adjective ven·er·a·ble \ ˈve-nər(-ə)-bəl , ˈven-rə-bəl \
|Updated on: 12 Aug 2018

Definition of venerable

1 a : calling forth respect through age, character, and attainments
  • a venerable jazz musician
; broadly : conveying an impression of aged goodness and benevolence
  • encouraged by the venerable doctor's head-nodding
b : impressive by reason of age
  • under venerable pines
2 : deserving to be venerated used as a title for an Anglican archdeacon or for a Roman Catholic who has been accorded the lowest of three degrees of recognition for sanctity
3 : made sacred especially by religious or historical association


play \ˌve-nə-rə-ˈbi-lə-tē, ˌven-rə-\ noun


play \ˈve-nər(-ə)-bəl-nəs, ˈven-rə-\ noun


play \ˈve-nər(-ə)-blē, ˈven-rə-\ adverb

Examples of venerable in a Sentence

  1. [Julie] Powell never met Julia Child (who died last year), but the venerable chef's spirit is present throughout, and Powell imaginatively reconstructs episodes from Child's life in the 1940s. Her writing is feisty and unrestrained, especially as she details killing lobsters, tackling marrowbones and cooking late into the night. Publishers Weekly13 June 2005
  2. Under her stewardship, the onetime boardinghouse came to be heralded as the South's most venerable family restaurant, a reliquary of old-fashioned cooking—collard greens enriched with fatback, creamed corn straight from the cob, fried chicken with a pepper-flecked crust—where the tables groaned beneath the weight of a quintessential midday repast, and history stood still on the plate for all to admire. —John T. EdgeGourmetJanuary 2003
  3. The lower the P/E, as a rough rule of thumb, the cheaper the stock. Though this guide to value has lots of exceptions, it remains a venerable market benchmark. —Jonathan WeilWall Street Journal21 Aug. 2001
  4. I then descended to the Courts of justice, over which the judges, those venerable sages and interpreters of the law, presided, for determining the disputed rights and properties of men, as well as for the punishment of vice, and protection of innocence. —Jonathan SwiftGulliver's Travels1726
  5. the venerable old man was a cherished source of advice and wisdom for the villagers

  6. a venerable tradition that colleges have been maintaining for centuries

Recent Examples of venerable from the Web

These example sentences are selected automatically from various online news sources to reflect current usage of the word 'venerable.' Views expressed in the examples do not represent the opinion of Merriam-Webster or its editors. Send us feedback.

Origin and Etymology of venerable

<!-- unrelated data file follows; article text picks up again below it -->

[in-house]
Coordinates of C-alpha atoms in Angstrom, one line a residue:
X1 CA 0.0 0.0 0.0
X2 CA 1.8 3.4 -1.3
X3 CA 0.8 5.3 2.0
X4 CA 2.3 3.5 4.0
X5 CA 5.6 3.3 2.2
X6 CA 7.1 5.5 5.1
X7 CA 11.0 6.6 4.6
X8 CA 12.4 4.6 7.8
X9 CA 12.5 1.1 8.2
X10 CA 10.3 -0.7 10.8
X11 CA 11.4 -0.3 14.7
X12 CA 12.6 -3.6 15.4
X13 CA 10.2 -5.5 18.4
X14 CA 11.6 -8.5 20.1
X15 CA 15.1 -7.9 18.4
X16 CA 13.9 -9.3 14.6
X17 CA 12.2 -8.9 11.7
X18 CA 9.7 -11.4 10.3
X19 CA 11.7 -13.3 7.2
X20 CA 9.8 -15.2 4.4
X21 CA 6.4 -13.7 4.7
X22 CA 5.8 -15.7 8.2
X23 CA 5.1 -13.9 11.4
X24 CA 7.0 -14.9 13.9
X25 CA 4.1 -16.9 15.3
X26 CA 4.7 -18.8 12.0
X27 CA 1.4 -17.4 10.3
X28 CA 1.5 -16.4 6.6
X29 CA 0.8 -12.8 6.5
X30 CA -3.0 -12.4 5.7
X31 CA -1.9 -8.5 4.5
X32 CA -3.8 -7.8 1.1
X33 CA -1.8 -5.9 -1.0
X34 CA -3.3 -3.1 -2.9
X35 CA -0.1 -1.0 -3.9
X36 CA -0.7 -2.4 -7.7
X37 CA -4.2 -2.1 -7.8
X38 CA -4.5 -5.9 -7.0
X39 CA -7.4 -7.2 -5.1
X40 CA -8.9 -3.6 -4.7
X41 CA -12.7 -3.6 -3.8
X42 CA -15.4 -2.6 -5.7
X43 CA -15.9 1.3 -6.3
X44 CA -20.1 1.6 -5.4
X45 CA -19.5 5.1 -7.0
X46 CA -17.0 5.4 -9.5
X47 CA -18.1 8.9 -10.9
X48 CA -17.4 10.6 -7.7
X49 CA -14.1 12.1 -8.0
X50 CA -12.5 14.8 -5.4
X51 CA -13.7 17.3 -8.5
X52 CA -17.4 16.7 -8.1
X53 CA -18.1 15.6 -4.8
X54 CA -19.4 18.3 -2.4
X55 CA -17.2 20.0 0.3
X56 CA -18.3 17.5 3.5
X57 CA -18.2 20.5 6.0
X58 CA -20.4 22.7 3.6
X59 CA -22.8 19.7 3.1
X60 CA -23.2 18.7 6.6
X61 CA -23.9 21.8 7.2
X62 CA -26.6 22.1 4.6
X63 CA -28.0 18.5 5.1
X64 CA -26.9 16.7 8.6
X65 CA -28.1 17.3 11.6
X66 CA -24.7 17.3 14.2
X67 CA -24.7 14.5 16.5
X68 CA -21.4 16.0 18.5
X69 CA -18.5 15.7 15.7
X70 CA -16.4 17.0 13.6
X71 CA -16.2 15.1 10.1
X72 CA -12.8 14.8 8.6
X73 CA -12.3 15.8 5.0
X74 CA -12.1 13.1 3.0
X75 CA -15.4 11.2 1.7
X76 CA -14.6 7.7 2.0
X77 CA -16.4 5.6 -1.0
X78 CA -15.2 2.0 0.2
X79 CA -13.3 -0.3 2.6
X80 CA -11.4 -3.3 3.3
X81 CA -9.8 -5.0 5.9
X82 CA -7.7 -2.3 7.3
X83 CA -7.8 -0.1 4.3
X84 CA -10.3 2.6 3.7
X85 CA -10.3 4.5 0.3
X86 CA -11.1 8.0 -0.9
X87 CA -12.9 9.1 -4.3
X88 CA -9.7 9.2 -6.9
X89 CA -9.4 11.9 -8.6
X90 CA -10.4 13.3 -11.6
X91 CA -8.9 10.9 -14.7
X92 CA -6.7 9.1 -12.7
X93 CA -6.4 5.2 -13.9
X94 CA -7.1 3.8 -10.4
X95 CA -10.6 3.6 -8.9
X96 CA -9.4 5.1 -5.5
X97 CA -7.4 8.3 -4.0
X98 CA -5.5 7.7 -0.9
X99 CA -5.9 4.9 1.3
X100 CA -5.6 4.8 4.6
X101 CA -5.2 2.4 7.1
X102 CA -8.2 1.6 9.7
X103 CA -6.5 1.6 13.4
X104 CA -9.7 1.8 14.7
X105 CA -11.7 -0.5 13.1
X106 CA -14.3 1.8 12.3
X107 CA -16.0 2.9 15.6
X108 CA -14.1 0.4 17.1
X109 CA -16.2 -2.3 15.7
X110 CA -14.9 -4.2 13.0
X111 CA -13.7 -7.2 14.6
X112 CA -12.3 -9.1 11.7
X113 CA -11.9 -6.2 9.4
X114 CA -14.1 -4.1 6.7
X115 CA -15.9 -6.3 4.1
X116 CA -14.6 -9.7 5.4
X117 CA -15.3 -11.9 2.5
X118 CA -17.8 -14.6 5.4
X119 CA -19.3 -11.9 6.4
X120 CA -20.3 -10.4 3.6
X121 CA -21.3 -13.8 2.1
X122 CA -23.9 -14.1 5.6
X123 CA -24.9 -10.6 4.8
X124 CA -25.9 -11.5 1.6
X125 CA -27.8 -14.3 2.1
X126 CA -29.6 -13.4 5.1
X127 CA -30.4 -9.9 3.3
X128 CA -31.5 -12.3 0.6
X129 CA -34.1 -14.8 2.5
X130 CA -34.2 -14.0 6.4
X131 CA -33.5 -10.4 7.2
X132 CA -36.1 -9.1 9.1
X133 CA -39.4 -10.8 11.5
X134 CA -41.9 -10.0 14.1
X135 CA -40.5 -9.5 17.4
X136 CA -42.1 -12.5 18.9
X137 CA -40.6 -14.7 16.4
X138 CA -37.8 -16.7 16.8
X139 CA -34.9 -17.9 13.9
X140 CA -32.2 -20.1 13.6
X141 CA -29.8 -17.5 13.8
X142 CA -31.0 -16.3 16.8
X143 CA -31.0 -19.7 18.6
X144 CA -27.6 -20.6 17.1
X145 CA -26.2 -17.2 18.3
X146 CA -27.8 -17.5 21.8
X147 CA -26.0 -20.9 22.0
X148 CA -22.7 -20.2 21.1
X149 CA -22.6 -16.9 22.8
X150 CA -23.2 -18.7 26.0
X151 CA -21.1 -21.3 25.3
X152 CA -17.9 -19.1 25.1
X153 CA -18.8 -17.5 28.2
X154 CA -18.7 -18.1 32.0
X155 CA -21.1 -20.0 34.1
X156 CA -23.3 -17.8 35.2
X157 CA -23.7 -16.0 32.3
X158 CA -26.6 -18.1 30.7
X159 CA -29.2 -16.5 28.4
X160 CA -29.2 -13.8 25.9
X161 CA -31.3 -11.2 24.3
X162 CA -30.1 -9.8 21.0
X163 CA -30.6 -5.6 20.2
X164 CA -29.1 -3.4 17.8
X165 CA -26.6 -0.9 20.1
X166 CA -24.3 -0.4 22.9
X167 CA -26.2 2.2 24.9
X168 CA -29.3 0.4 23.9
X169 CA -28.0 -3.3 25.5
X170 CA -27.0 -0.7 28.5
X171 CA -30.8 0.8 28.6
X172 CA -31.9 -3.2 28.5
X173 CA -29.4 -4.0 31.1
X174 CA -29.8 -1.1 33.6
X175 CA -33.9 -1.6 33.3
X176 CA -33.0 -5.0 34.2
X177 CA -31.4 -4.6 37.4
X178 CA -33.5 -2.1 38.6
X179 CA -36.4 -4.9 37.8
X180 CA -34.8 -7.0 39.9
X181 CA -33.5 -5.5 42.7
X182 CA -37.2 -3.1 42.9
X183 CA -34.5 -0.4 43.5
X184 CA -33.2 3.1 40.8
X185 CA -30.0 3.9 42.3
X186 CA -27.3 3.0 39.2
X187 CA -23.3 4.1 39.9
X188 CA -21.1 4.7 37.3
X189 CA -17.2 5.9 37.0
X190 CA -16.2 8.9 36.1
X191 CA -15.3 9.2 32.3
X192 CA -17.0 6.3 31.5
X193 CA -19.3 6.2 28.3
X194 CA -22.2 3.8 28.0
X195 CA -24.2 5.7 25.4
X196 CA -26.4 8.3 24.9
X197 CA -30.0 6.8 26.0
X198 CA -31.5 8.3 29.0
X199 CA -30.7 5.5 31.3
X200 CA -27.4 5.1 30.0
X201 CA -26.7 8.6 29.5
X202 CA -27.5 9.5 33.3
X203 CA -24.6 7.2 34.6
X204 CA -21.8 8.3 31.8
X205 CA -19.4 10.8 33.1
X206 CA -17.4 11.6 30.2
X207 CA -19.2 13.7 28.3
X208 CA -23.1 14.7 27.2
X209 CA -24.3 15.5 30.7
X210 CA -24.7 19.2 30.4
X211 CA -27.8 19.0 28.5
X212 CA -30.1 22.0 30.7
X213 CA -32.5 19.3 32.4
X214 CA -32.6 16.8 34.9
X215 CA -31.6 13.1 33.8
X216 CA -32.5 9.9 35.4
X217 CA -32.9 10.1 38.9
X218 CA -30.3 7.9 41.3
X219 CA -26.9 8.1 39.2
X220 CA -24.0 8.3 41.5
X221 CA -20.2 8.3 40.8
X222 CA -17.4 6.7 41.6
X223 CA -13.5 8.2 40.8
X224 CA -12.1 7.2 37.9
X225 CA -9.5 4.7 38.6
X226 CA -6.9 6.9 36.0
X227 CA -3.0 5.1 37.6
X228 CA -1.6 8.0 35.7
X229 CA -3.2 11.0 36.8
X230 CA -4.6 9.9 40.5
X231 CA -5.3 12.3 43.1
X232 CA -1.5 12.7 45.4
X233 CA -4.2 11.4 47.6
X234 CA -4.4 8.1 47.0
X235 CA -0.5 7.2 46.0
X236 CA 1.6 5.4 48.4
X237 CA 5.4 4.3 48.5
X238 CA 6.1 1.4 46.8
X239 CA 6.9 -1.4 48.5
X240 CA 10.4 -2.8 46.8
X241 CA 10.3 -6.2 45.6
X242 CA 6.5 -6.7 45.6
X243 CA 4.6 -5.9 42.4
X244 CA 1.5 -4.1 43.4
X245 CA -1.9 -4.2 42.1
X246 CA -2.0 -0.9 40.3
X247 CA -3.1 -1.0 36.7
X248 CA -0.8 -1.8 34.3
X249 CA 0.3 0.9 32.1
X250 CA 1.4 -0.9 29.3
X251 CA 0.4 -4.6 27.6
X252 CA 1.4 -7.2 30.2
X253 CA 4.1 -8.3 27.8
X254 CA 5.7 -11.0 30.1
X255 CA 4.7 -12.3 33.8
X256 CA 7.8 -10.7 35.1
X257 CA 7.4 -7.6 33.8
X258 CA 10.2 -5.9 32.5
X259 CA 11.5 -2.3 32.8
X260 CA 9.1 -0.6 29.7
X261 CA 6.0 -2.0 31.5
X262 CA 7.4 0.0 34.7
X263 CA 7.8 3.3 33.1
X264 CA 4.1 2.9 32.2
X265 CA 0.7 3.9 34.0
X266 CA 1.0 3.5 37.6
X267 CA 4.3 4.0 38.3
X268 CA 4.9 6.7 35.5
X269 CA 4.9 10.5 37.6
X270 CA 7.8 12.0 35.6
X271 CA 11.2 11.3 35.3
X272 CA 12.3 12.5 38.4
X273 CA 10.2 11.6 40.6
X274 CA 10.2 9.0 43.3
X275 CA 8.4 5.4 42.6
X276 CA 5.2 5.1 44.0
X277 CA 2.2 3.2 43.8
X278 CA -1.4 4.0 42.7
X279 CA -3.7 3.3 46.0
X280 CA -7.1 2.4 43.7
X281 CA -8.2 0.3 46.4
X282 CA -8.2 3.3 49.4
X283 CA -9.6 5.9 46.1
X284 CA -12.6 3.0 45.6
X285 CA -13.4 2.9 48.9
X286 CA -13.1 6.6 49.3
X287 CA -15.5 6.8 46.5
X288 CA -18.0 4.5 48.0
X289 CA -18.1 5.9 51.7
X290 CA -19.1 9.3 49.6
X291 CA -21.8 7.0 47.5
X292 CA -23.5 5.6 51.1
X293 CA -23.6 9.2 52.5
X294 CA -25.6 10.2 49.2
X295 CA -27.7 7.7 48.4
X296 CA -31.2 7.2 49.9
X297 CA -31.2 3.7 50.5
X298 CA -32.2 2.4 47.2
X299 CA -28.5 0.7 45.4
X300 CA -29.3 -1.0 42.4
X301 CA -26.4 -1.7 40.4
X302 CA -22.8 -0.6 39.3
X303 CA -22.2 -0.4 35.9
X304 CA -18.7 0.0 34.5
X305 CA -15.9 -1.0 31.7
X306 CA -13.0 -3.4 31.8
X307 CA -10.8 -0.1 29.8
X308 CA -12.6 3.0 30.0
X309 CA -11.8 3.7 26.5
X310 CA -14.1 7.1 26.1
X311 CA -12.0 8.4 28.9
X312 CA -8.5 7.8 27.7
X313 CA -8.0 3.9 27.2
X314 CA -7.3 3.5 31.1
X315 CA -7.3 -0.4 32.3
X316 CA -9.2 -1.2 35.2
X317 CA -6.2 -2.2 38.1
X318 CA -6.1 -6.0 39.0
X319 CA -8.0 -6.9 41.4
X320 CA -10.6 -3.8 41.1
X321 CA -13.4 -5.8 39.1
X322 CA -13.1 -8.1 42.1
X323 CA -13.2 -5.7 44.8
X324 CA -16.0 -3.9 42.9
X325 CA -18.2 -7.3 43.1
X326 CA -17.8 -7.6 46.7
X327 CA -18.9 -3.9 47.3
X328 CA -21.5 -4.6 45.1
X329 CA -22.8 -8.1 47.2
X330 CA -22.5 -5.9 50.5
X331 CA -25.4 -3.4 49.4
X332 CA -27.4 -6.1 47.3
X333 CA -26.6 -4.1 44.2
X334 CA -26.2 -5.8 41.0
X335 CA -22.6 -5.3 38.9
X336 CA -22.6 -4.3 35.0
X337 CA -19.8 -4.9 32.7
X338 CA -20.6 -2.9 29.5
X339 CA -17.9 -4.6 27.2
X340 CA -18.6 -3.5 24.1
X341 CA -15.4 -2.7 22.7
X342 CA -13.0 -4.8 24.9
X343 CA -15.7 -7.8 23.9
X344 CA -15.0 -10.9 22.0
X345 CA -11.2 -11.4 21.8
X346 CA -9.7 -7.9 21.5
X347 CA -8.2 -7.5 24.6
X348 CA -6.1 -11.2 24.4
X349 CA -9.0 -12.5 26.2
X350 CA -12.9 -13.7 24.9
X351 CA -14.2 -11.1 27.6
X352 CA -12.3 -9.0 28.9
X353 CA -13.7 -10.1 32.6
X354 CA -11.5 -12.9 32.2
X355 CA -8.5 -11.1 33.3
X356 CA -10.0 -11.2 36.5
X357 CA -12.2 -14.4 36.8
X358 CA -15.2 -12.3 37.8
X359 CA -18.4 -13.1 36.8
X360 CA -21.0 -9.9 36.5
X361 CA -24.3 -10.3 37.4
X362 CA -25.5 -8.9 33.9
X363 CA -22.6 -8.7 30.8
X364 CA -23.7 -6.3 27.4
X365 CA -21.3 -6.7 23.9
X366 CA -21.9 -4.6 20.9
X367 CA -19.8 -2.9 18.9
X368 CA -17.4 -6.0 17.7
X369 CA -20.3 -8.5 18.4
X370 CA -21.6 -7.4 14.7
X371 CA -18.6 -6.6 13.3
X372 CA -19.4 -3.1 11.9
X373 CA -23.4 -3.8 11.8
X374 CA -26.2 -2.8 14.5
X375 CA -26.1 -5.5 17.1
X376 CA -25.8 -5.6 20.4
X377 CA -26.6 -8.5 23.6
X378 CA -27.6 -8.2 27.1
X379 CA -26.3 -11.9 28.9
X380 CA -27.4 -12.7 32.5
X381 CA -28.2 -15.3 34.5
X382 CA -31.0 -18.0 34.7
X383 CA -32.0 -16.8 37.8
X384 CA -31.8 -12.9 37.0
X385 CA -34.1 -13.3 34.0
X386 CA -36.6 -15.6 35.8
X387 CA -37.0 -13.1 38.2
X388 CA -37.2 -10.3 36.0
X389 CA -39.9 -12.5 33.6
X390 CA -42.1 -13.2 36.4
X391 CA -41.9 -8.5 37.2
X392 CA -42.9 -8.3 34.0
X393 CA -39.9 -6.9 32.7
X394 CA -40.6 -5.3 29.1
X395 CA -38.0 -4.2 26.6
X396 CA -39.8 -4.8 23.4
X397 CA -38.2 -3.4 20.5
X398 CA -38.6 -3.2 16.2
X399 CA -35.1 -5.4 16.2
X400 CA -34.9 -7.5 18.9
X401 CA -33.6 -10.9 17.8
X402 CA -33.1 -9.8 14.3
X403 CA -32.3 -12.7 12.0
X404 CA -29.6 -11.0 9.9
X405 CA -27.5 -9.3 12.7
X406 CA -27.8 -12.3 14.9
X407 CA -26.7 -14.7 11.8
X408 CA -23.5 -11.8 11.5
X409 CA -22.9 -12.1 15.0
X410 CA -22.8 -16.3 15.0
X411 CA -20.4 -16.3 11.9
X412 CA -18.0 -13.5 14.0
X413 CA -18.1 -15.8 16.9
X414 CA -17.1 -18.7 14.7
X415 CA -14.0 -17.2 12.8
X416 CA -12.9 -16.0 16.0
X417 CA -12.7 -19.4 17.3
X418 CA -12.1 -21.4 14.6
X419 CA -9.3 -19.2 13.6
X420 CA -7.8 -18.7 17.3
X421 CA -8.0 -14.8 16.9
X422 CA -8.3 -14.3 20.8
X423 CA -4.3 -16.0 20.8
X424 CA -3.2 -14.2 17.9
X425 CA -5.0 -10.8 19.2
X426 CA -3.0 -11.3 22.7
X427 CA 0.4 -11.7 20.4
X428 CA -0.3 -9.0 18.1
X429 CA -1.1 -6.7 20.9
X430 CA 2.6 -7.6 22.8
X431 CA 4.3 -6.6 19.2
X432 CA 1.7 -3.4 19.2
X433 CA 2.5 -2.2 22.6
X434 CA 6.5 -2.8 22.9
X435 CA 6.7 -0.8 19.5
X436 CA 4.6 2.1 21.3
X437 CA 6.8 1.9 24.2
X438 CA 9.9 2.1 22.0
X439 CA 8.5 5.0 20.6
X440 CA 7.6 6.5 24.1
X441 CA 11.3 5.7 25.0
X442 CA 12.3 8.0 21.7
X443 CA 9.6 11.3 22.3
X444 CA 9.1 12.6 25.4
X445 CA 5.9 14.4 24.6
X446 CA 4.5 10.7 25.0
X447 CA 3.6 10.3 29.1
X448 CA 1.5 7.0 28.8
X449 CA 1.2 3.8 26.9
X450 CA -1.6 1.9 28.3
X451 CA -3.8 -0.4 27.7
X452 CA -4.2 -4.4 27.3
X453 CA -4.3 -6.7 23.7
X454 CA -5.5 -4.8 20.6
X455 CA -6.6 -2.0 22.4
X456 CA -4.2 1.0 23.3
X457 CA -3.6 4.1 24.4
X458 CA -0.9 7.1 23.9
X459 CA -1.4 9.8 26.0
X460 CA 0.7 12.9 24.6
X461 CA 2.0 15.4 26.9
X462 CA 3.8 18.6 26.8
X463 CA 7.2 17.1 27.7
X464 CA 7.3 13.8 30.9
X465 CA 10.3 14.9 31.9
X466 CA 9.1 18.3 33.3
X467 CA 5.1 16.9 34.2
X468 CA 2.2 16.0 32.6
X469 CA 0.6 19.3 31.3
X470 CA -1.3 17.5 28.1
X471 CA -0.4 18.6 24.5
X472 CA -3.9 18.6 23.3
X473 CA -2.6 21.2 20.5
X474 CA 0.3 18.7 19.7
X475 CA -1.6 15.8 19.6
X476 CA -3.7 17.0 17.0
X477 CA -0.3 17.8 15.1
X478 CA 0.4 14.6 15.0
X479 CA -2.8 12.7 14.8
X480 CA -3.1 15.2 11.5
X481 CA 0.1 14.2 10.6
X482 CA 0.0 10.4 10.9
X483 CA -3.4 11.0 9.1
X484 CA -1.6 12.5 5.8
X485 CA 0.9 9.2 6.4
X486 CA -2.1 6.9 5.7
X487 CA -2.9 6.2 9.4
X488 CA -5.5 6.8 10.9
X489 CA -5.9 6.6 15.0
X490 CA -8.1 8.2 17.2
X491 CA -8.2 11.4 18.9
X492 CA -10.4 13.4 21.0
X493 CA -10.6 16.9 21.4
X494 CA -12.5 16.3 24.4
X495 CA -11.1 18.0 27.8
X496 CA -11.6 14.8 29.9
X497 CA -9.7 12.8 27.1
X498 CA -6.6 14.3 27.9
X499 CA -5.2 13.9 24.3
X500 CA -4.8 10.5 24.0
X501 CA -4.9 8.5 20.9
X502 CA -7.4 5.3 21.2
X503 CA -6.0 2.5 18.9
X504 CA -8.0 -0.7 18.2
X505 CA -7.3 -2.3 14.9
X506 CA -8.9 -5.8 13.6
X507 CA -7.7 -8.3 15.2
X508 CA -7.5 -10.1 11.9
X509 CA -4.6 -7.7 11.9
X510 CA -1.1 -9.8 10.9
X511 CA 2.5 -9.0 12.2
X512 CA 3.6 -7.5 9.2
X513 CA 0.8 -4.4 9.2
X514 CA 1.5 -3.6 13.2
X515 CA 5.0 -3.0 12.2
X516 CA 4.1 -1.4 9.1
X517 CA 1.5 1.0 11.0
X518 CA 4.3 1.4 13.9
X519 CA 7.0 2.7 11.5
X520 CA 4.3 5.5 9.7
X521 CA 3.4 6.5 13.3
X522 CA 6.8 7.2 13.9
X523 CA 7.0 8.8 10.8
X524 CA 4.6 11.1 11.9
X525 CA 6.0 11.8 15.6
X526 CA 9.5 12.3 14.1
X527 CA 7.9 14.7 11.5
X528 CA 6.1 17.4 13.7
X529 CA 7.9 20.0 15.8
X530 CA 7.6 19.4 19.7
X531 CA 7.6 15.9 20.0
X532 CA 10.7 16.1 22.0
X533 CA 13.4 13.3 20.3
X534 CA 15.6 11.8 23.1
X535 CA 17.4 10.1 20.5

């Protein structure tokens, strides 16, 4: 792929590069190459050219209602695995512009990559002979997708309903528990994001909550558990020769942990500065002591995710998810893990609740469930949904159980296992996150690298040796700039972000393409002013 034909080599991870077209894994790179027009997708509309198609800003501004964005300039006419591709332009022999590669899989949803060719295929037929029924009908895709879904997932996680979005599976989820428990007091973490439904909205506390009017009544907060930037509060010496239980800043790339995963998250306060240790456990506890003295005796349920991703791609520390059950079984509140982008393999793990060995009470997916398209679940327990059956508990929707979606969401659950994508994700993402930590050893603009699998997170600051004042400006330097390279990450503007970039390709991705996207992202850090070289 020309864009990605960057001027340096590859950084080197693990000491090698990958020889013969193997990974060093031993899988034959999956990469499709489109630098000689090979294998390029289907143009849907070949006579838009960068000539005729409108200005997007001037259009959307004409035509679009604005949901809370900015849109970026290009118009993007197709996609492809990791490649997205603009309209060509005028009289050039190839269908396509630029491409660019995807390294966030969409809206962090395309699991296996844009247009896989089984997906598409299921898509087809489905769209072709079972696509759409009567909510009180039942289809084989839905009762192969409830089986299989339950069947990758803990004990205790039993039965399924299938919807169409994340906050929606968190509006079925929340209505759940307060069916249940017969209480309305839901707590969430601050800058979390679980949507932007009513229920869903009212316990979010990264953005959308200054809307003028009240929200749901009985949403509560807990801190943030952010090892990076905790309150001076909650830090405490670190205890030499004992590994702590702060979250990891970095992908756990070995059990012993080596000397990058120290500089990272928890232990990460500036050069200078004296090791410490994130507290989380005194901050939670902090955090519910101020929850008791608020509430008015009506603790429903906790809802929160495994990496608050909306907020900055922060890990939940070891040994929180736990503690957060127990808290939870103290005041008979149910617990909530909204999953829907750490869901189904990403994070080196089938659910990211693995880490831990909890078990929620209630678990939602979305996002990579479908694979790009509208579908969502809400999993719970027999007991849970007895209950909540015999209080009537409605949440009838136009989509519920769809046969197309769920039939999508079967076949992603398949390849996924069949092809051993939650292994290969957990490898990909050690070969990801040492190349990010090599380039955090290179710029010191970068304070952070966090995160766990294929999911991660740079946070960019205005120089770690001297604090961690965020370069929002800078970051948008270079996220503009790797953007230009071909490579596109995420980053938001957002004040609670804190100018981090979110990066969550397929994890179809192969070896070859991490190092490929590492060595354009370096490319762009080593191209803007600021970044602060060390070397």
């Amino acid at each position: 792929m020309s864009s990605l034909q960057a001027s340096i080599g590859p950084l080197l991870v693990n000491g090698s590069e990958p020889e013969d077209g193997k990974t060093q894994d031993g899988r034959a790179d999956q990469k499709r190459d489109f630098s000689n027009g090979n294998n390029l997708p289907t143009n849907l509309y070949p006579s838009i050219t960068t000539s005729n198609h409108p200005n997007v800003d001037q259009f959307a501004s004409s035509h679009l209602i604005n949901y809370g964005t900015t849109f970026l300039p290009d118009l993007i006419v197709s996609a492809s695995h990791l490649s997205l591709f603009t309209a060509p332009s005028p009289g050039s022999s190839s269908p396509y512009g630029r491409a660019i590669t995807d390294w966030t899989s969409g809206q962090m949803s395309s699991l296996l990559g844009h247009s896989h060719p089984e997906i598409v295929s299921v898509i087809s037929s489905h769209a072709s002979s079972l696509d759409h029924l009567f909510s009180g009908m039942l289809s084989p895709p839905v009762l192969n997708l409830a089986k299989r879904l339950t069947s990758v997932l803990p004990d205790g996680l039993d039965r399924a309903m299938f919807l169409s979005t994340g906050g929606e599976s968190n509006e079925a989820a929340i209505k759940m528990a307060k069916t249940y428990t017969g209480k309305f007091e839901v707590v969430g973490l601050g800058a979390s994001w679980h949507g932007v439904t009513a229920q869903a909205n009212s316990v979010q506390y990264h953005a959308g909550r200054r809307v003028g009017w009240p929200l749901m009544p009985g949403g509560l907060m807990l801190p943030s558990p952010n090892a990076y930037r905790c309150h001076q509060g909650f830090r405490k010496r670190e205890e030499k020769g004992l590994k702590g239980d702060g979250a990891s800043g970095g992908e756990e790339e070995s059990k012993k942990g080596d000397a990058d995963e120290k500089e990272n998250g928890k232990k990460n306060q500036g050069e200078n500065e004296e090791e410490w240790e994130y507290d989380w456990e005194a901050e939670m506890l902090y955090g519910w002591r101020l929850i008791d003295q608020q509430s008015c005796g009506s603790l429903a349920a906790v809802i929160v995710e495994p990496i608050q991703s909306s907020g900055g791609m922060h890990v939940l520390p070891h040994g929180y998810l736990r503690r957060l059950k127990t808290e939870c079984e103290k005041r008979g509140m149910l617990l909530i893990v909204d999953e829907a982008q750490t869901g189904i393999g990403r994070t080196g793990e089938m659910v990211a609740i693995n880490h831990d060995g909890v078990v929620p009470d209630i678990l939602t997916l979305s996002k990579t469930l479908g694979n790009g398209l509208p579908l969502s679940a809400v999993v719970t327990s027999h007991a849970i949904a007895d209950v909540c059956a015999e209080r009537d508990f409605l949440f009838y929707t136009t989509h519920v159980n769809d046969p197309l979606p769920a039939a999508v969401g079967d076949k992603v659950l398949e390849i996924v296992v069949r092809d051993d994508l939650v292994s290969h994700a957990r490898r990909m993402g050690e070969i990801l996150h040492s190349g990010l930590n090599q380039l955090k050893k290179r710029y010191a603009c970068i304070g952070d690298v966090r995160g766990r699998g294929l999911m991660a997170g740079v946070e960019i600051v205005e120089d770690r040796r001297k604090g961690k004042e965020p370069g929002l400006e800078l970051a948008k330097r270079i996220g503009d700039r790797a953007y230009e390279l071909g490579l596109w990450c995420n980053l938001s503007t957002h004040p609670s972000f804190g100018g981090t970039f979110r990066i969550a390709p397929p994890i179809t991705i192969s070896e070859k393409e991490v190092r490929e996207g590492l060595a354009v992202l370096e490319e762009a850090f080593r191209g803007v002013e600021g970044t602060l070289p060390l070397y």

Middle English, borrowed from Anglo-French & Latin; Anglo-French, borrowed from Latin venerābilis "entitled to respect," from venerārī "to solicit the good will of (a deity), hold in awe, venerate" + -bilis "capable of (acting or being acted upon) — more at -able

Synonym Discussion of venerable

old, ancient, venerable, antique, antiquated, archaic, obsolete mean having come into existence or use in the more or less distant past. old may apply to either actual or merely relative length of existence.
    • old houses
    • an old sweater of mine
ancient applies to occurrence, existence, or use in or survival from the distant past.
    • ancient accounts of dragons
venerable stresses the impressiveness and dignity of great age.
    • the family's venerable patriarch
antique applies to what has come down from a former or ancient time.
    • collected antique Chippendale furniture
antiquated implies being discredited or outmoded or otherwise inappropriate to the present time.
    • antiquated teaching methods
archaic implies having the character or characteristics of a much earlier time.
    • the play used archaic language to convey a sense of period
obsolete may apply to something regarded as no longer acceptable or useful even though it is still in existence.
    • a computer that makes earlier models obsolete

VENERABLE Defined for English Language Learners


Definition of venerable for English Language Learners

  • : old and respected : valued and respected because of old age, long use, etc.

VENERABLE Defined for Kids


adjective ven·er·a·ble \ ˈve-nə-rə-bəl \

Definition of venerable for Students

1 : deserving to be venerated
Hint: Venerable is often used as a religious title.
2 : deserving honor or respect

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excessive admiration or flattery

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